TIP:  File for unemployment insurance right away. If you have not heard back, reach out to your State Assemblymember or State Senator to ask for support in getting in touch with the department.

Figure Out Your Health Insurance

As part of your offboarding, determine when your benefits will end. If there’s still time, take full advantage of your healthcare services such as scheduling a dental visit, going in for a medical checkup, getting a prescription refill, etc.

Stay in touch and contact your HR and/or Operations Director for more information about how to sign-up for your state’s healthcare exchange or Medicaid. You can also see if you are eligible to sign-up for your partner’s healthcare plan.

If your employer offered health insurance, you’ll get an offer to extend your coverage through COBRA but it is very expensive. If you choose to sign-up for COBRA, you are responsible for paying up front for all of the costs in addition to an administrative fee.

TIP:  Generally, healthcare coverage is renewed at the beginning of each month, so you should have until the end of the month to use your healthcare benefits. Some employers terminate healthcare benefits on your last day of employment. Check with your HR and/or Operations Director to see if the campaign offers covered healthcare extension for all of its offboarding employees.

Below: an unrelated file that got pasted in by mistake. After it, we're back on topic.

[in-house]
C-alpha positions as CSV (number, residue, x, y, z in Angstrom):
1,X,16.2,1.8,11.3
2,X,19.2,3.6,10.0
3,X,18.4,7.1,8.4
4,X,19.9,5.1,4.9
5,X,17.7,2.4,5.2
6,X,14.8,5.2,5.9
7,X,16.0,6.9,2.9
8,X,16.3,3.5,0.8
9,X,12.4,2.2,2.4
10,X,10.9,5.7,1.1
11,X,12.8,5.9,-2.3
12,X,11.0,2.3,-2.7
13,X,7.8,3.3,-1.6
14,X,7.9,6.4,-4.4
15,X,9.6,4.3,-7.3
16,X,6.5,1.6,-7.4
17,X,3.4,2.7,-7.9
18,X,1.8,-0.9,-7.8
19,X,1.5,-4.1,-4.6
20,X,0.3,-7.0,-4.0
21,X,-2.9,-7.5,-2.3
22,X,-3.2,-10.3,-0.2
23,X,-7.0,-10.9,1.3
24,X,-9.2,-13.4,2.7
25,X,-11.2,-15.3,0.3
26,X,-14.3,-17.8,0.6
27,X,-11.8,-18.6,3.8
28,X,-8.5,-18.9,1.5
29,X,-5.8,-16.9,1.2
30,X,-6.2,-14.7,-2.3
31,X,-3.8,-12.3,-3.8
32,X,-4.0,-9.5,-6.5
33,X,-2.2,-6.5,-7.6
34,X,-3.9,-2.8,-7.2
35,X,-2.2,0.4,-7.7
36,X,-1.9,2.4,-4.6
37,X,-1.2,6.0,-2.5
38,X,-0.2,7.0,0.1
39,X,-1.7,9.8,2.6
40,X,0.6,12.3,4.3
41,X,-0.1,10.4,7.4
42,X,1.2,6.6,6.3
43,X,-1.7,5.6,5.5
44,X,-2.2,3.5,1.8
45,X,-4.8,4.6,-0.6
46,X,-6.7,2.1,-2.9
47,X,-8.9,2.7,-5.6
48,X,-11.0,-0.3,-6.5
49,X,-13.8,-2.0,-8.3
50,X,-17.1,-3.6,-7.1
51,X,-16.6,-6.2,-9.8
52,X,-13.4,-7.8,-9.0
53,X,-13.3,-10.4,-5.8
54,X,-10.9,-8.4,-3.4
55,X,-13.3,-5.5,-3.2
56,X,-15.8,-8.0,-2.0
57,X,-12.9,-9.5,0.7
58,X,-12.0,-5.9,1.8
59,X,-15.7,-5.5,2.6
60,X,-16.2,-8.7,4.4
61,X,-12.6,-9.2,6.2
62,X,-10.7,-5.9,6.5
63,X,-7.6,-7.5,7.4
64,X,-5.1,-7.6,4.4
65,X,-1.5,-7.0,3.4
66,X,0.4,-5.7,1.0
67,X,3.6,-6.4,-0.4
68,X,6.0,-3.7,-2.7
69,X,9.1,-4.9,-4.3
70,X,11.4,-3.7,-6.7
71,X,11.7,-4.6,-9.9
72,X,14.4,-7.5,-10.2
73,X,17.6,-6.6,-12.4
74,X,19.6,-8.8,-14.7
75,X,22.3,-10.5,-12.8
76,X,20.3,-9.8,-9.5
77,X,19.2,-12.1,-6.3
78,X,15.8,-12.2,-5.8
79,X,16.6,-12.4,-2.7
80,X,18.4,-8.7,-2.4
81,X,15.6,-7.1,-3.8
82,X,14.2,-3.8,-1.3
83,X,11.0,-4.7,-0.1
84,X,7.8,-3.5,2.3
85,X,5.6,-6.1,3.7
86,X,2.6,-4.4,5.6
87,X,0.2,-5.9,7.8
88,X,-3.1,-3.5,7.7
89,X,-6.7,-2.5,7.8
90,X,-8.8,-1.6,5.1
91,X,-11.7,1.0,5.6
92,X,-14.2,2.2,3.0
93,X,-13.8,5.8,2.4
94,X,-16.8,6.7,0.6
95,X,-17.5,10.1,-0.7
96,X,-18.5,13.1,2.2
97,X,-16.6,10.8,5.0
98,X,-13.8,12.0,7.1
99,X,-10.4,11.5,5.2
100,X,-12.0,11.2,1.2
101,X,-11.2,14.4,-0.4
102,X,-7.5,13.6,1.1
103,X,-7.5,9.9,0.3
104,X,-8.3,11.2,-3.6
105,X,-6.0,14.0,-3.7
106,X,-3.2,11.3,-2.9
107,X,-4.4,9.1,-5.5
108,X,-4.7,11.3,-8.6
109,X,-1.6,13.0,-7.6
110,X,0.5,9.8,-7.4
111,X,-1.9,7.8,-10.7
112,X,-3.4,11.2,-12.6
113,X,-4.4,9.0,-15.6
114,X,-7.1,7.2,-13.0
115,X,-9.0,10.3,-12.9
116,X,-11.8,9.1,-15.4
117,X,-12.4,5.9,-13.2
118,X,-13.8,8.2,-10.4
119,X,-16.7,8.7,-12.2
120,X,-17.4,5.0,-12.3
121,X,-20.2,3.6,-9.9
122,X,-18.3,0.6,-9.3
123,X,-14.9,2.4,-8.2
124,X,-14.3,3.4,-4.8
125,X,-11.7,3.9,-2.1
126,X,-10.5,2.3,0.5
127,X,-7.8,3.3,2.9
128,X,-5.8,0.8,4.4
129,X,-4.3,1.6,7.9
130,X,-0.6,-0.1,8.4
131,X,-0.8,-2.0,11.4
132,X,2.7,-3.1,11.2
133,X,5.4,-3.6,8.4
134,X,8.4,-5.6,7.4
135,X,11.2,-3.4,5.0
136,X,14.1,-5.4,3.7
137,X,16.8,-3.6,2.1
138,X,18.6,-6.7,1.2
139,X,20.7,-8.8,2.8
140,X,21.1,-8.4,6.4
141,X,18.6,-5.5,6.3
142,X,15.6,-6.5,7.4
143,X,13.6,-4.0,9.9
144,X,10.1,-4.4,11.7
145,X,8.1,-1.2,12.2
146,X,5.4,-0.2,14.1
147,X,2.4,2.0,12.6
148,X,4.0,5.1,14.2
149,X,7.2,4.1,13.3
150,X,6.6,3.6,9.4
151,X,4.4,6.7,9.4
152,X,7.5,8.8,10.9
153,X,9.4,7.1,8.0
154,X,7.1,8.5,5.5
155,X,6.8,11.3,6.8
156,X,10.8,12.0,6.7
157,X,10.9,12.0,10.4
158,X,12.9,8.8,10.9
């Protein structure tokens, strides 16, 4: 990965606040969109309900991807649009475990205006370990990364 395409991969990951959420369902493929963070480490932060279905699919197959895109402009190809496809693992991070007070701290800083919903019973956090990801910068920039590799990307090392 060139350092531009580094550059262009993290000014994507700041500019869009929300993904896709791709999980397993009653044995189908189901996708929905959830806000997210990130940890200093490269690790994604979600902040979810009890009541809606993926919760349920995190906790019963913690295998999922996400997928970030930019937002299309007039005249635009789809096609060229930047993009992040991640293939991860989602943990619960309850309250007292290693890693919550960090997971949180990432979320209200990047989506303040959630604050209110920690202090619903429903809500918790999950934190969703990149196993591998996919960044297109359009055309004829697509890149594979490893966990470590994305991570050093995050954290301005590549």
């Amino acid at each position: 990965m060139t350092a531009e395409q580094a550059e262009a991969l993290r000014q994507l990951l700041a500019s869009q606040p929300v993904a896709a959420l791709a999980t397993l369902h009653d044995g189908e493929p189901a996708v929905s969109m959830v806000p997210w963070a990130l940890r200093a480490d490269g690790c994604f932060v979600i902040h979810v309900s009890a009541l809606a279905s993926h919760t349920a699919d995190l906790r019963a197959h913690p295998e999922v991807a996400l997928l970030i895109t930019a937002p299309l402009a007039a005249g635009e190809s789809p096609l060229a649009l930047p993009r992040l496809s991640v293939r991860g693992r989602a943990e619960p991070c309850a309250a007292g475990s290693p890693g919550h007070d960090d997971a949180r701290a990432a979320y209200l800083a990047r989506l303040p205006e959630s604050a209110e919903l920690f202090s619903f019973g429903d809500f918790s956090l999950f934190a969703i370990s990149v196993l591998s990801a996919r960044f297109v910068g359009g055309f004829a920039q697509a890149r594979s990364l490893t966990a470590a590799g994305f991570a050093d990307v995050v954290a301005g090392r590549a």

Set Realistic Budgets and Goals

Money will be tighter, so set up a plan that works for you and your loved ones. Be realistic about your expenses, such as fixed costs like rent, mortgage payments, etc., and provide yourself a timeline of how long you can take care of yourself financially while you continue your job search.

If you have immediate expenses that need to be paid for, consider part-time or temporary contract work until you land a full-time job.

  • Moving Expenses (1 time expense)
  • Housing
  • Clothing
  • Food
  • Transportation (Parking, Car, Subway, Bus)
  • Insurance (Medical, Vision, Dental, Life, etc.)
  • Support for Other Family Members
  • Support for Pets
  • Bills (Water, Waste, Phone, Electricity, etc.)
  • Debts
  • Taxes
  • Savings & Retirement
  • Discretionary Funds

Update Your Resume

Now that you are looking for a new job, update your resume to reflect your new work projects and experiences. Also, collect and save projects to use as examples of your work. Check out our Revisiting Your Resume Guide for advice and tips on how to make your resume standout!

Connect and Reach Out to Your Network

Seventy percent of all jobs are found through people we know. Reach out to your family, friends, former co-workers, and more to let them know that you are actively looking for a new job. The more specific you are about what type of work you’re looking for, the better. This will help reduce the amount of time that you actively spend looking for a job and can possibly lead to some temporary work.

TIP:  Build a spreadsheet with the names and contact information of your campaign workers and supervisors. You can also split up the work with your peers and share the list with one another. Stay in touch with each other, share job opportunities, and when the time comes, offer to be a reference.

All photos used in the Post-Campaign Guide are accredited to People of Color in Tech.